New Proposal Could Take Block-by-Block Look at DC’s Parking Problems

by Lark Turner

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A recently proposed bill from DC Councilmember Mary Cheh would create a Department of Parking Management to deal with issues related to parking and ridership on public transportation in the city, and it is likely to pass, The Washington Post reported last week. The plan would likely tackle the complex regulatory and enforcement issues plaguing the District’s residential parking permit system, which we’ve been looking at in detail over here at UrbanTurf. Muriel Bowser, the Democratic mayoral primary winner, is a co-sponsor of Cheh’s bill. The bill does several things, but we’ll focus on parking for the moment.

Right now, per zoning regulations, residential developers need to provide a certain number of parking spots at their new projects. But as space dwindles in DC’s most popular neighborhoods, more developers are asking for exceptions to that rule, which are granted (or not) by the Board of Zoning Adjustment (BZA). In exchange, developers say they’ll limit residents’ ability to obtain Residential Parking Permits (RPPs) or ban them from getting the permits altogether. Trouble is, those developers’ promises are unenforceable by the District of Columbia Department of Transportation (DDOT). That’s created plenty of problems for both DC developers and area residents.

Developers proposing the above trade-offs have gotten mixed responses to requests for parking variances from the BZA. Madison Investments received permission from the board and is under construction on a 56-unit building at 14th Street and Wallach Place NW; meanwhile, a 38-unit building proposed for Church Street NW has been repeatedly delayed by the BZA, whose chair has said he is not convinced that the parking issue has been solved by the developers. The board’s chair, Lloyd Jordan, has publicly urged the city to figure out a way to make the developers’ promises enforceable.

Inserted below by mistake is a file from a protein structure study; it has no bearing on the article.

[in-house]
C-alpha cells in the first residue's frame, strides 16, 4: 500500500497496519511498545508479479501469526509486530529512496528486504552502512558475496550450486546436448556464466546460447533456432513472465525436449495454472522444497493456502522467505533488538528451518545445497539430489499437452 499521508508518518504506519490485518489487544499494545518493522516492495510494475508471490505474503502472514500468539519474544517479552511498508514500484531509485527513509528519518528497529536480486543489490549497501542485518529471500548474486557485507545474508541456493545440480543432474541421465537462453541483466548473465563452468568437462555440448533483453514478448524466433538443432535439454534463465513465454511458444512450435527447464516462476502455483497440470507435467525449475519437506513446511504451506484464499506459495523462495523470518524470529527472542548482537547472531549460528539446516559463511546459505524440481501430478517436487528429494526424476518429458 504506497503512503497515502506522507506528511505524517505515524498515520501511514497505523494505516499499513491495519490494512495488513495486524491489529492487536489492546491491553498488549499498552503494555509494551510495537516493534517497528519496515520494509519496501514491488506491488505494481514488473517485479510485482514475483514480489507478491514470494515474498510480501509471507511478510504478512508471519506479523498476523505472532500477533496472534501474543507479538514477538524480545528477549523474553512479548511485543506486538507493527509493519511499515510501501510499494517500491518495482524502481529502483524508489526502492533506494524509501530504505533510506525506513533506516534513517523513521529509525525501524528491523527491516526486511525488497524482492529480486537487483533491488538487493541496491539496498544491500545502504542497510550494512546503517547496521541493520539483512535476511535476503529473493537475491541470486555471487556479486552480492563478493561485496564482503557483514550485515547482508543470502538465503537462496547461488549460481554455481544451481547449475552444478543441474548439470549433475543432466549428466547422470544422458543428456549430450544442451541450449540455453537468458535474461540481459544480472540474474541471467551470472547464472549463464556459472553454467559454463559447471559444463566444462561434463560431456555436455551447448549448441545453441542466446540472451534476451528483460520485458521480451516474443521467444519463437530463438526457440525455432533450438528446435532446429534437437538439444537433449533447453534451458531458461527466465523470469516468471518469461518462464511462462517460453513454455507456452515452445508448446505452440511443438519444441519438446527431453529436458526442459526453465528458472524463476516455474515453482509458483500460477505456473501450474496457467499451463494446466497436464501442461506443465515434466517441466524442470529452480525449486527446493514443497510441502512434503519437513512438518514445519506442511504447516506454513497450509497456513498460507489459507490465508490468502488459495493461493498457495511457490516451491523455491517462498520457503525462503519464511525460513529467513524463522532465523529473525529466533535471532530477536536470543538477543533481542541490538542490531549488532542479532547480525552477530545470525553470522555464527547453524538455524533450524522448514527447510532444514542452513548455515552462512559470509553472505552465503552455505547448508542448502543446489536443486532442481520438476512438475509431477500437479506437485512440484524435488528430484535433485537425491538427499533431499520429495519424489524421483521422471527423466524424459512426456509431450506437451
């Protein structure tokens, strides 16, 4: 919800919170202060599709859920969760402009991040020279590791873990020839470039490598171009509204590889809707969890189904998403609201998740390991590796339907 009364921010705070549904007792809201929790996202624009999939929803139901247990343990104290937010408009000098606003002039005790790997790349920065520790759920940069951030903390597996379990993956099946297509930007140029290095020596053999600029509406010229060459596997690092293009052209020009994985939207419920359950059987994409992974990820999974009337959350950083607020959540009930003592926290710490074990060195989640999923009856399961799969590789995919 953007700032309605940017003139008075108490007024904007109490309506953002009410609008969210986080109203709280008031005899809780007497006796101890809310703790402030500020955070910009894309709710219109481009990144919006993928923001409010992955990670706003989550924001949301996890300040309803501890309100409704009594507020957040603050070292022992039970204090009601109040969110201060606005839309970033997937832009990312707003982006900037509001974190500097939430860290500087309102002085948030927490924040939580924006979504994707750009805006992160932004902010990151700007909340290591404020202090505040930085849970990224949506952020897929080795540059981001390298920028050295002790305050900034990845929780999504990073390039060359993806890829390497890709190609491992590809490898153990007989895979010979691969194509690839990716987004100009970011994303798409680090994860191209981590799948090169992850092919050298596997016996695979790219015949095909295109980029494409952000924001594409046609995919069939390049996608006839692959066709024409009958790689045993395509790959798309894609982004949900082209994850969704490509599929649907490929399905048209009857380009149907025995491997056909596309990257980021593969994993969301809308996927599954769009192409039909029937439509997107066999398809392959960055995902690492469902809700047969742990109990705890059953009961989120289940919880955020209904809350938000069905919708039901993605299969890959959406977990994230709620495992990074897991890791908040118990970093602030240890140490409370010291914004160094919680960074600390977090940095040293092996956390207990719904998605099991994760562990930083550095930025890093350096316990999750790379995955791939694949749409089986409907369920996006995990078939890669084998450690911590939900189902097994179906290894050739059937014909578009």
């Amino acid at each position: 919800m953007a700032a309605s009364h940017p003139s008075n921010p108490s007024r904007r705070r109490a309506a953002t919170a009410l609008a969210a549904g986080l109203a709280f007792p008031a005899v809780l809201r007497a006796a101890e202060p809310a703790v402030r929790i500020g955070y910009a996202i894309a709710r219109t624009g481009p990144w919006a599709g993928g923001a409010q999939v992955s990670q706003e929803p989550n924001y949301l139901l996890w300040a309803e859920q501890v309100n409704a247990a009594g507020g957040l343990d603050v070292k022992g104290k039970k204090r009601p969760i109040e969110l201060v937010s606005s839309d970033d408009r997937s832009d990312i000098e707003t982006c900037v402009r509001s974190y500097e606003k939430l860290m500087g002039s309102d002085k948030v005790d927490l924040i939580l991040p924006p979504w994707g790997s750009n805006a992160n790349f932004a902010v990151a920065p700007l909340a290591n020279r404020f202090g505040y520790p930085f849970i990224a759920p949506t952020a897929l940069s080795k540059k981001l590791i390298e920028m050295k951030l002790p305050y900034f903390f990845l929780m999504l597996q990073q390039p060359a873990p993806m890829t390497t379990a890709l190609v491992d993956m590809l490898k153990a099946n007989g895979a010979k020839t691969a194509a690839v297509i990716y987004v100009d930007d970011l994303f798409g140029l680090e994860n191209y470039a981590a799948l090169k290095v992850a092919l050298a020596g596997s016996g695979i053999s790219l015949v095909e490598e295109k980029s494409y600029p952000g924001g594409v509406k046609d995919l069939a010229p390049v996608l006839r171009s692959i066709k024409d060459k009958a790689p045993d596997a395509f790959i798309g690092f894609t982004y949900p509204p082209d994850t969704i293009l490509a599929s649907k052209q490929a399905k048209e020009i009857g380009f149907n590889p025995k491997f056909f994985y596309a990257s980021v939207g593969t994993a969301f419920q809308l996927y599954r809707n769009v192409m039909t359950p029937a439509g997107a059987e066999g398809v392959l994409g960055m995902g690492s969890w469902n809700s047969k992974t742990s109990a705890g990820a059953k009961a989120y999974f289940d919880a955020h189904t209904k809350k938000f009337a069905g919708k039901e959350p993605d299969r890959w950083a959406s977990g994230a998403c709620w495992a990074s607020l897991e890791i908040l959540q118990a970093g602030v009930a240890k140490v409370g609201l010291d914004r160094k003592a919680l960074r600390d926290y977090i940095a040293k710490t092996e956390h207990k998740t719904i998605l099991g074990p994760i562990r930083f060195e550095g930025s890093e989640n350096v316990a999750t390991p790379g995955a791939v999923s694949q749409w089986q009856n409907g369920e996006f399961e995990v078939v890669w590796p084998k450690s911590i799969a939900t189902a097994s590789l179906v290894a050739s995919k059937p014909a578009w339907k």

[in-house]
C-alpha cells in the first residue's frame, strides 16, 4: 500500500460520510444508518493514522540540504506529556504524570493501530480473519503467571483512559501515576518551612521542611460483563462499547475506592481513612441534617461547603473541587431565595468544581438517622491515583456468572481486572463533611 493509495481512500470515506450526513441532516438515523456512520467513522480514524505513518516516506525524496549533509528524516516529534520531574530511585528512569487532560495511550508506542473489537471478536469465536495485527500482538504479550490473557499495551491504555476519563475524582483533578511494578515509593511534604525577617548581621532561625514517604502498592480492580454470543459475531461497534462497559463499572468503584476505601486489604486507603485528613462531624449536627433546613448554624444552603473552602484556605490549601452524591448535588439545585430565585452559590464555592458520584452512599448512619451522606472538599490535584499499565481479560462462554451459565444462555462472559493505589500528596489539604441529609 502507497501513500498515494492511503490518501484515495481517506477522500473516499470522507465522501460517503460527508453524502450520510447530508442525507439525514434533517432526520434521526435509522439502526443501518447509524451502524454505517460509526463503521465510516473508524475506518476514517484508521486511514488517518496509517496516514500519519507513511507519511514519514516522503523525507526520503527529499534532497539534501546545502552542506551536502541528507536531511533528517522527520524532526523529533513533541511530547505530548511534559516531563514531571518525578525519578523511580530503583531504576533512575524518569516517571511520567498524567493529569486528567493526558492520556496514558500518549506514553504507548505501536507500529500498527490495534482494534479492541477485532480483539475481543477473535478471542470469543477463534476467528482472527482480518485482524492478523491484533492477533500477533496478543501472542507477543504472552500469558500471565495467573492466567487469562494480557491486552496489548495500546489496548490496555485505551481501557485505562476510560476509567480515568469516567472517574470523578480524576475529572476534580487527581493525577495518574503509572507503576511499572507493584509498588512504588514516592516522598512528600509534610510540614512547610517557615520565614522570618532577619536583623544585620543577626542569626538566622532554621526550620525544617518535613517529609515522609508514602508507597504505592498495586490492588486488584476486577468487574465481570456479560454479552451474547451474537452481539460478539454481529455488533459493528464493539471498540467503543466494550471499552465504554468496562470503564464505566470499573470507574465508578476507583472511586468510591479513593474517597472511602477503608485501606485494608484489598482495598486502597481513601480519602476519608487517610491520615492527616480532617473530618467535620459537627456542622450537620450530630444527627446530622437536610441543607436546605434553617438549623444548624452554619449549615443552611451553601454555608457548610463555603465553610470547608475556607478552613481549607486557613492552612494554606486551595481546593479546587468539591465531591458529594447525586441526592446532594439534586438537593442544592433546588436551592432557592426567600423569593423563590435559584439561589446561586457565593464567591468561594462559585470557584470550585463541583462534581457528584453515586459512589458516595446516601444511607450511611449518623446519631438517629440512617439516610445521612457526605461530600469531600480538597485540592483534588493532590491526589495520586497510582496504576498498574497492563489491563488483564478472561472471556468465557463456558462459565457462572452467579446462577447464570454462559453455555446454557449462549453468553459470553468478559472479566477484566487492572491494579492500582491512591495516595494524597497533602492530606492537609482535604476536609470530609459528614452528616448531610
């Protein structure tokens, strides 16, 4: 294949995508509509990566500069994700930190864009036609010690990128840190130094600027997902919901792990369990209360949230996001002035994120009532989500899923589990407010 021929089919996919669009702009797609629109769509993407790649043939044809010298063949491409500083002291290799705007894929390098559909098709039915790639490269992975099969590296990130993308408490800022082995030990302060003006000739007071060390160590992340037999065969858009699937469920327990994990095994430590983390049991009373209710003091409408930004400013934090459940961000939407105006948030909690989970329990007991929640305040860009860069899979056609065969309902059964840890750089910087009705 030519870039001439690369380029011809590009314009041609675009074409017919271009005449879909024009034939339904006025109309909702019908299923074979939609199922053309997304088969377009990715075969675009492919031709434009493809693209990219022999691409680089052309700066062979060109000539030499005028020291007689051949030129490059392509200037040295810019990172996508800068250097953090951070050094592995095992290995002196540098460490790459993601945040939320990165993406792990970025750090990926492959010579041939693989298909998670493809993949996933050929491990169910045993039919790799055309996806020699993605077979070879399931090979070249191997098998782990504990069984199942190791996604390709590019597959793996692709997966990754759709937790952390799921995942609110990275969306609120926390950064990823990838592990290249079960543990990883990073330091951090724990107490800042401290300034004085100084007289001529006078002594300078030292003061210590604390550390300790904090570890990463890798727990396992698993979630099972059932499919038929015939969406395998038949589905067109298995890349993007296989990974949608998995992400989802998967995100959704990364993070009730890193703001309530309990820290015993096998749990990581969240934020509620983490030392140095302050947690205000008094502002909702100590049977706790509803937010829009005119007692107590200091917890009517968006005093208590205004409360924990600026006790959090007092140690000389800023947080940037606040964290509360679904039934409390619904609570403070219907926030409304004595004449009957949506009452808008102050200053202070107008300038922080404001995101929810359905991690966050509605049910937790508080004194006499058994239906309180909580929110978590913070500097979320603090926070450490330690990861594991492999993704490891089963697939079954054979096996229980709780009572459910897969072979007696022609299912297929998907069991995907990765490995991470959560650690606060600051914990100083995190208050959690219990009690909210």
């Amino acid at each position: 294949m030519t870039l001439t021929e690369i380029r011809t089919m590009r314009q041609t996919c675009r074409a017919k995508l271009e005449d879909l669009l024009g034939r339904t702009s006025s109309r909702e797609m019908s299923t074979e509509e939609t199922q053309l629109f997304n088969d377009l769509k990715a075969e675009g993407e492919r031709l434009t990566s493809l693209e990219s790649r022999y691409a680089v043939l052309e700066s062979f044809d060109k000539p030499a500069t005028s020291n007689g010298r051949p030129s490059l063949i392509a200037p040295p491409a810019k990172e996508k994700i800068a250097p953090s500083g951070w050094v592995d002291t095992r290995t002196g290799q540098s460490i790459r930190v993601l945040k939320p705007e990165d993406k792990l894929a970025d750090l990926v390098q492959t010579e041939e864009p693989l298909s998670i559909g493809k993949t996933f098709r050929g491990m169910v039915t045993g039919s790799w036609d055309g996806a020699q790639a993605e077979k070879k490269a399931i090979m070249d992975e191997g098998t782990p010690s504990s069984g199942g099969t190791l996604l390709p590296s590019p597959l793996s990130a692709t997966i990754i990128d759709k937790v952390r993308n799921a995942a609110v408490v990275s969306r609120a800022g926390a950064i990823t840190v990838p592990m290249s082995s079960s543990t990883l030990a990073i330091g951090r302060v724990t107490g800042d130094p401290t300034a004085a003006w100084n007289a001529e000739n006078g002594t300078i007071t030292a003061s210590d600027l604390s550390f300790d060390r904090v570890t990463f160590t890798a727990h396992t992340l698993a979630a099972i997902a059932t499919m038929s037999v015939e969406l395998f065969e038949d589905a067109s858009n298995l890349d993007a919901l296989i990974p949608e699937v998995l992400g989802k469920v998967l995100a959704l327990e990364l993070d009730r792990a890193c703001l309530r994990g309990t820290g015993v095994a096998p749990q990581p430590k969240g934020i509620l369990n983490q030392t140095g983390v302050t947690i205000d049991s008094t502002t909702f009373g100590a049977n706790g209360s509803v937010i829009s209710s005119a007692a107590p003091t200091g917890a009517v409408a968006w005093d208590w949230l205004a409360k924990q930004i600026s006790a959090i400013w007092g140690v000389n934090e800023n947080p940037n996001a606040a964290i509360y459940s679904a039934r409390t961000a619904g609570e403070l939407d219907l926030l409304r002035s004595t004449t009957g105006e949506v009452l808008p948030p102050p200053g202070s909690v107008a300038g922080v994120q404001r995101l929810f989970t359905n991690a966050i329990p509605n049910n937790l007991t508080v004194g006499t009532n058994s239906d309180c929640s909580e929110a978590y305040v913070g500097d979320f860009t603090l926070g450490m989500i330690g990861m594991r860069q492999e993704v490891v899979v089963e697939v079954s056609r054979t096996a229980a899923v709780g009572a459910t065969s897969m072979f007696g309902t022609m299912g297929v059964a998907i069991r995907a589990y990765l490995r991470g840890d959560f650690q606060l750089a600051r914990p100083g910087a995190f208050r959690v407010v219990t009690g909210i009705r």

Cheh’s proposal would put all the policy and enforcement arms related to parking under one department. They’re currently spread between DDOT, which issues policy, including telling people where they can park; the Department of Motor Vehicles, which is in charge of various parts of the process, like sending out RPPs and adjudicating tickets; and the Department of Public Works, which issues those tickets. The new department, which has earned mixed reactions from locals, would almost certainly be responsible for solving the RPP problem (and its much-debated cousin, the visitor parking permit problem).

Meanwhile, there’s a shake-up in the works at DDOT, where the director and top engineer have both stepped down in the last week. Bowser, widely assumed to be Mayor Vince Gray’s successor, has said she’s not interested in stepping on any developments currently in the works, but given Cheh’s proposal, now may be a good time to start asking questions.

This article originally published at http://dc.urbanturf.com/articles/blog/new_proposal_could_take_block-by-block_look_at_dcs_parking_problems/8355

2 Comments

  1. Liz said at 8:37 pm on Monday April 14, 2014:

    All that’s great!  NOT!! What about the residents who have lived here for 30 years and live where each rowhouse has 3or 4 cars!  Then they have a garage and don’t use it. The only way to end the parking craziness is to limit how many cars can be registered in a household. Or something. But it’s a mess. I could care less about poor rich developers, but what about us homeowners who want to park in their own street.

  1. SW said at 10:48 am on Thursday April 17, 2014:

    I recently moved to a new building only to find out that DDOT made the decision to deny my building RPP while my change of address was being processed with the DMV. Now I’m in a place where I’ve paid for two years of RPP that my government wont provide me, all for the sake of preserving street parking for the “longtime residents”. Note that there is plenty of on the surrounding streets since every single block is zoned until midnight, Friday - Sunday.
    I think this practice is discriminatory and unfair. My vote counts just as much as my neighbor’s, so why am I being treated like a second class citizen?

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